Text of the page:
had so far discovered no trace of Jim Tapp, or his colleagues, or the
stolen mail bag.

They got to Tipton about eight o'clock in the evening. Andy was "told
off" to help in the construction work the next morning, and had now
twelve hours of his own time.

He was hungry, and knowing that it would be difficult to get much to eat
until late, when the cook's quarters had been re-established, he left
the wagon as it reached the principal street in Tipton.

Andy went to a restaurant and got a good meal. He decided to stroll
about a bit, and then join the clown in his new quarters.

Andy had been to Tipton before. His aunt had some acquaintances there.
He walked up and down the principal street, looking in the store
windows, and studying the country people who had come to visit the
county fair.

Suddenly Andy drew back into the shadow of a doorway. Leaning against a
curb hitching post was a person who enchained his attention.

"It's Tapp--Jim Tapp," said Andy. "I'd know that slouch of his shoulders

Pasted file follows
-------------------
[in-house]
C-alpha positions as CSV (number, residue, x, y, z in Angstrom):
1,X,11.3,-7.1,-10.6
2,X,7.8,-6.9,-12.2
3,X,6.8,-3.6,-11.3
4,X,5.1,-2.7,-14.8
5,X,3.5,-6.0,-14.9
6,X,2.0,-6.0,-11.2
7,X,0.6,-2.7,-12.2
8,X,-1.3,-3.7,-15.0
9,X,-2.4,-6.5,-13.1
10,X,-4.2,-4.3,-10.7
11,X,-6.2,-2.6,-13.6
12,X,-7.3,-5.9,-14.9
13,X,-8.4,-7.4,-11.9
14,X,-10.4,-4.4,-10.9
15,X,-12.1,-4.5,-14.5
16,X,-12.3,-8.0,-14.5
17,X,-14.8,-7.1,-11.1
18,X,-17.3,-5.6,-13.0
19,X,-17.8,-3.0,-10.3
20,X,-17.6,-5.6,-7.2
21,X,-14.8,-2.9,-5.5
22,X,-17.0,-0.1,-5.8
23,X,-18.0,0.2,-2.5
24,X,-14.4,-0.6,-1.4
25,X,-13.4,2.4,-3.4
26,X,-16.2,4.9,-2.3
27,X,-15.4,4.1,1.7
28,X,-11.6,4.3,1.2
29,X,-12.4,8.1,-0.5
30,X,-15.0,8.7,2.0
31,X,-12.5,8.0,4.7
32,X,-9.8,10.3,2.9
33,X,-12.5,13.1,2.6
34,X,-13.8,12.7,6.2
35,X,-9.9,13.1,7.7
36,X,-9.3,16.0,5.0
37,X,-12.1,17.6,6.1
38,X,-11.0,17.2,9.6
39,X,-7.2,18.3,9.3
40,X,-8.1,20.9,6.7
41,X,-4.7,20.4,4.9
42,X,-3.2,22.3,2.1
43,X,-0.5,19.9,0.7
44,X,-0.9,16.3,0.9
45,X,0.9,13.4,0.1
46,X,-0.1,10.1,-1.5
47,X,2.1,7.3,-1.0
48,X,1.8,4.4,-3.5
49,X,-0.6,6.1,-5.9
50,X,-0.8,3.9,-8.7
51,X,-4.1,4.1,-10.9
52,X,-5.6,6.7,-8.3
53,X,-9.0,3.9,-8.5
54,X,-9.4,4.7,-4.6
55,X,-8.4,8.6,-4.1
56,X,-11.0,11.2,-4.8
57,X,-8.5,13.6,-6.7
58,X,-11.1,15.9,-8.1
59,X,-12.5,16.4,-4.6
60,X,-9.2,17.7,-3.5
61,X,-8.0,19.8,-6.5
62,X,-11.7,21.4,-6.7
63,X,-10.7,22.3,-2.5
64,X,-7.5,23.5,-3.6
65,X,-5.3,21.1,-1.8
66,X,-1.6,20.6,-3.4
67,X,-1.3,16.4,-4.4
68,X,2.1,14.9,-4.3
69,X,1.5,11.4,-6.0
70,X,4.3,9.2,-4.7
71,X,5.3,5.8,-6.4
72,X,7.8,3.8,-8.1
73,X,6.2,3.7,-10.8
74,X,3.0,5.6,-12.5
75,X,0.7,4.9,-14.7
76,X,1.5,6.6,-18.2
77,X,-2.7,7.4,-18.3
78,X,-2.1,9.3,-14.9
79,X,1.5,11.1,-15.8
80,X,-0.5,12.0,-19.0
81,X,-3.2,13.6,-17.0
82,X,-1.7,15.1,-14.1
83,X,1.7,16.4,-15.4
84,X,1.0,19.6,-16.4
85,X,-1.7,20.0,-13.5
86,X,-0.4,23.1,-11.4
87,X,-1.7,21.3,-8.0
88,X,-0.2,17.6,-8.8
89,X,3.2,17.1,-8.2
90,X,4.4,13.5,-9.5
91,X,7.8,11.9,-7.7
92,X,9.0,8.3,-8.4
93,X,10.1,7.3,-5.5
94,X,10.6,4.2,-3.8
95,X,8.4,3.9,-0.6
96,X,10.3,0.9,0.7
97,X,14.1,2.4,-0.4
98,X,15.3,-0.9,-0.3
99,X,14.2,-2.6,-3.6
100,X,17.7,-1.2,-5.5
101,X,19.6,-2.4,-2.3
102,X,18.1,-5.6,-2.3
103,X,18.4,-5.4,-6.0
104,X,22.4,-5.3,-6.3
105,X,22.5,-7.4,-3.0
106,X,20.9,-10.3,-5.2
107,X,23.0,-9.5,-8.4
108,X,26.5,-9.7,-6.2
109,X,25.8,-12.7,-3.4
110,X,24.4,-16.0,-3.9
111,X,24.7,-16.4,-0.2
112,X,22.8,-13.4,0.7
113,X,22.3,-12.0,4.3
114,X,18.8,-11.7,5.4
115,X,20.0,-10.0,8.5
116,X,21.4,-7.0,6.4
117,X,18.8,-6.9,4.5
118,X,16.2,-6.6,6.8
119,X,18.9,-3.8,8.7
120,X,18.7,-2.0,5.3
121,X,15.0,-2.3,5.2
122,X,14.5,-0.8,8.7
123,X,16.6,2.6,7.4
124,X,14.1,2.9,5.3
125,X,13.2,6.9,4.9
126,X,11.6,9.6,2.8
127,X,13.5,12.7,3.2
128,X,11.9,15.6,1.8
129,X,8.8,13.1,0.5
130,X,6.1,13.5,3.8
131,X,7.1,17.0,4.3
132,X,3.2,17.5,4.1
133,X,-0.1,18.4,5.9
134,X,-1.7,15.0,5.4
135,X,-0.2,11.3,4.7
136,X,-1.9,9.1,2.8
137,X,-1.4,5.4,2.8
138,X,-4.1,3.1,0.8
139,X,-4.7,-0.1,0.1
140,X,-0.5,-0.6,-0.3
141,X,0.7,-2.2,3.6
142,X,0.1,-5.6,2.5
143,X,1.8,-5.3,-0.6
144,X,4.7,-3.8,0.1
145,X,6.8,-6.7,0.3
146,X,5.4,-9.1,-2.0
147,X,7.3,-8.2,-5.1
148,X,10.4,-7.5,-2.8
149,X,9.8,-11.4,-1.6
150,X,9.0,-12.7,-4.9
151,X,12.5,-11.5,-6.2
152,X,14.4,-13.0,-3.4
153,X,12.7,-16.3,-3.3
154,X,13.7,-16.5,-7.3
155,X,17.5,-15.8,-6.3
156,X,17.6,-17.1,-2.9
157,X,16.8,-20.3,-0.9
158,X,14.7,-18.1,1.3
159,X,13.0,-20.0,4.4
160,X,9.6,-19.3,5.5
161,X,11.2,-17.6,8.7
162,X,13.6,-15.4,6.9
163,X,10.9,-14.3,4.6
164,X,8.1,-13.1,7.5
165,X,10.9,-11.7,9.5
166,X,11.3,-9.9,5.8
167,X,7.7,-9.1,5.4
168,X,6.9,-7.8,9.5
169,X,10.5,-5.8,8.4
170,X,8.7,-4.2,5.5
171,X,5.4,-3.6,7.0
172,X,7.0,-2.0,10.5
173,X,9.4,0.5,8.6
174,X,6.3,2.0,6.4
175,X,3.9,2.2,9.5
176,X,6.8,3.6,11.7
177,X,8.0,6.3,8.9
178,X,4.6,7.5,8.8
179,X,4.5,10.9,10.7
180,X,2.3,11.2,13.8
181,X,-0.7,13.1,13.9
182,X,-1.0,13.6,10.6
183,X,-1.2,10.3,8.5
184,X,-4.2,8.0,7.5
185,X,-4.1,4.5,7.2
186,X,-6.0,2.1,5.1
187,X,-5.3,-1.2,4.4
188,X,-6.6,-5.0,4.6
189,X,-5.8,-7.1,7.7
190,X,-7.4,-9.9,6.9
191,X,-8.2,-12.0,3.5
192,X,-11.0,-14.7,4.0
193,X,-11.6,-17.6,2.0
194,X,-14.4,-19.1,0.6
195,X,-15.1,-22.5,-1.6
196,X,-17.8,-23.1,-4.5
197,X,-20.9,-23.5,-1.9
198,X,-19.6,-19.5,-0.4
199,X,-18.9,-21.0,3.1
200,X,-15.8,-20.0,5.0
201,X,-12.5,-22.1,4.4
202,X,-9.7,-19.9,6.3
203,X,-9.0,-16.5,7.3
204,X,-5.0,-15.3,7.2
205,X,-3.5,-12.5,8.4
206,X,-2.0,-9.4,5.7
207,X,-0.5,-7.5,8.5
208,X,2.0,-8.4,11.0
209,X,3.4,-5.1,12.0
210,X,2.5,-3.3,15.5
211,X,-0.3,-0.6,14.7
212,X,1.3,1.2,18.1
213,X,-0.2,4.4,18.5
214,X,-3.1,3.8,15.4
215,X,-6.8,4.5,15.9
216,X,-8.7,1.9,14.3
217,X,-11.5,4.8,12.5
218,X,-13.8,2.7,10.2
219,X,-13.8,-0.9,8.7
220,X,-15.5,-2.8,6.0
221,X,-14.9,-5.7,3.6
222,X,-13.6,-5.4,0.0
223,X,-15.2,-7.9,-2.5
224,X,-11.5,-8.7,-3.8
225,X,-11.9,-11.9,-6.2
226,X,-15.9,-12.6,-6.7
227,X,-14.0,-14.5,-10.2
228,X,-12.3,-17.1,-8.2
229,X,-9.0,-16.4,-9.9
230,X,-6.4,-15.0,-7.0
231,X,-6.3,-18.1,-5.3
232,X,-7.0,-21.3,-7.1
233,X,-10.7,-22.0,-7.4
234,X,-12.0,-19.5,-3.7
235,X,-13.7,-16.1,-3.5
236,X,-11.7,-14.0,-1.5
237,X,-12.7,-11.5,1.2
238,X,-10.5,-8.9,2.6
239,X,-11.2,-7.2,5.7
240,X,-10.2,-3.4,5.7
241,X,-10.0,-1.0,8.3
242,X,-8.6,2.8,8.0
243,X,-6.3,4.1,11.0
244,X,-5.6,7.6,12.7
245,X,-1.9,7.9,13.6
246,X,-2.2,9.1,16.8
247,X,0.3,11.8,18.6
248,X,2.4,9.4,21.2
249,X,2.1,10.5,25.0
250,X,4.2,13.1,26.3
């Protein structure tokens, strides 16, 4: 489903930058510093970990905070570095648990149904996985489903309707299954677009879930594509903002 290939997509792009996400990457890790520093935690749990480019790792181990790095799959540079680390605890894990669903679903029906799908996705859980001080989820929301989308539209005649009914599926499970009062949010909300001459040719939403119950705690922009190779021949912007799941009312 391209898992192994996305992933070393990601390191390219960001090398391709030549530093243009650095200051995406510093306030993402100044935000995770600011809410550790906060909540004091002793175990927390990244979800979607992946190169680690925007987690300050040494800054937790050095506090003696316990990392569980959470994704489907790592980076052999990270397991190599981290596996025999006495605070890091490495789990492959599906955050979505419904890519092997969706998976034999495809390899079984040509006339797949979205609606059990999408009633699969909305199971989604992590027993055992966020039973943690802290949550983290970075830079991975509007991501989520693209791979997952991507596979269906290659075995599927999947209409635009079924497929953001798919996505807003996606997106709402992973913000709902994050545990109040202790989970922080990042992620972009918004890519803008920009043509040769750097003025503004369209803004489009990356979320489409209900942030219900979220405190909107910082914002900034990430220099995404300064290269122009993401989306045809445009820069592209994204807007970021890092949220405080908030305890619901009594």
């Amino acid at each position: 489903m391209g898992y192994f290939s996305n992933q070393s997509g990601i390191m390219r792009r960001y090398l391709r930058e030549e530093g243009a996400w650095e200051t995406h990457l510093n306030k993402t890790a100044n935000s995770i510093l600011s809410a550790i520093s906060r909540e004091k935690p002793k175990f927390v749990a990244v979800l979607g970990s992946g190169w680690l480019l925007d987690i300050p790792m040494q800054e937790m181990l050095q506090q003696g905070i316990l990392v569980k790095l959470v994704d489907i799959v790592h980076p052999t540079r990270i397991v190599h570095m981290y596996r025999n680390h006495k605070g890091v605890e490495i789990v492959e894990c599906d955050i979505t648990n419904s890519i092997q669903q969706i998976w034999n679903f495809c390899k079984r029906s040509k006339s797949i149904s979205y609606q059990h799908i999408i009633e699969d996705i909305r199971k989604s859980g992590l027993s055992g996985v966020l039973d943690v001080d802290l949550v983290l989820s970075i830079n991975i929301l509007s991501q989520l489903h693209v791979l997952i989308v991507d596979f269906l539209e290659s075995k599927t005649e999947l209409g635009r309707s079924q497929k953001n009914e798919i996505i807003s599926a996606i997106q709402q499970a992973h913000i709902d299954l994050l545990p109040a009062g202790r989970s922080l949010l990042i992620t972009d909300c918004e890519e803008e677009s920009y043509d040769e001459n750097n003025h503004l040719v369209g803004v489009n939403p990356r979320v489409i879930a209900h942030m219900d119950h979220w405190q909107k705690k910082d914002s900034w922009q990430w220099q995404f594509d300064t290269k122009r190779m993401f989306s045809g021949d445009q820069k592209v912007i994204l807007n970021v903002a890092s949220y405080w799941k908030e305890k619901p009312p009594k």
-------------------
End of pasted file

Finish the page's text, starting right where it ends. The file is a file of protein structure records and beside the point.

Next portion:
anywhere."

The person under his inspection was swinging a light bamboo cane and
smoking a cigarette. He wore a jet black moustache and a jet black speck
of a goatee. Moustache and goatee were unmistakably of the variety Andy
had seen a circus fakir selling for twenty-five cents, back at Clifton.

Their wearer kept his back to the lighted windows, so that his face was
in partial shadow. He also kept taking sidelong glances up and down the
curb, as if expecting some one.

Andy watched him for fully five minutes, made up his mind, and at last
stealthily glided up behind him.

Seizing both the fellow's arms, he whirled him around face to face, let
go of him, and with two quick movements of one hand tore the false
moustache and the false goatee from his face. His surmises were correct.
It was Jim Tapp.

The latter gave Andy a quick, startled glance.

"Wildwood!" he said, and switched his cane towards Andy's face.

"No, you don't!" cried Andy, grasping his arms again. "Jim Tapp, the
circus people want you."

"Let go. Nobody wants me. I've done nothing."

"Call Benares Brothers, the stake your partner hit me with, the stolen
mail bag, nothing?" demanded Andy. "You'll come along with me or I'll
call the police."

Tapp glanced sharply about. So far nobody seemed to particularly notice
them. He threw out his own arms and grasped Andy in turn. Thus
interlocked, he threw out a foot. Andy was taken off his guard. He went
toppling, but he never let go of his antagonist. Both landed with a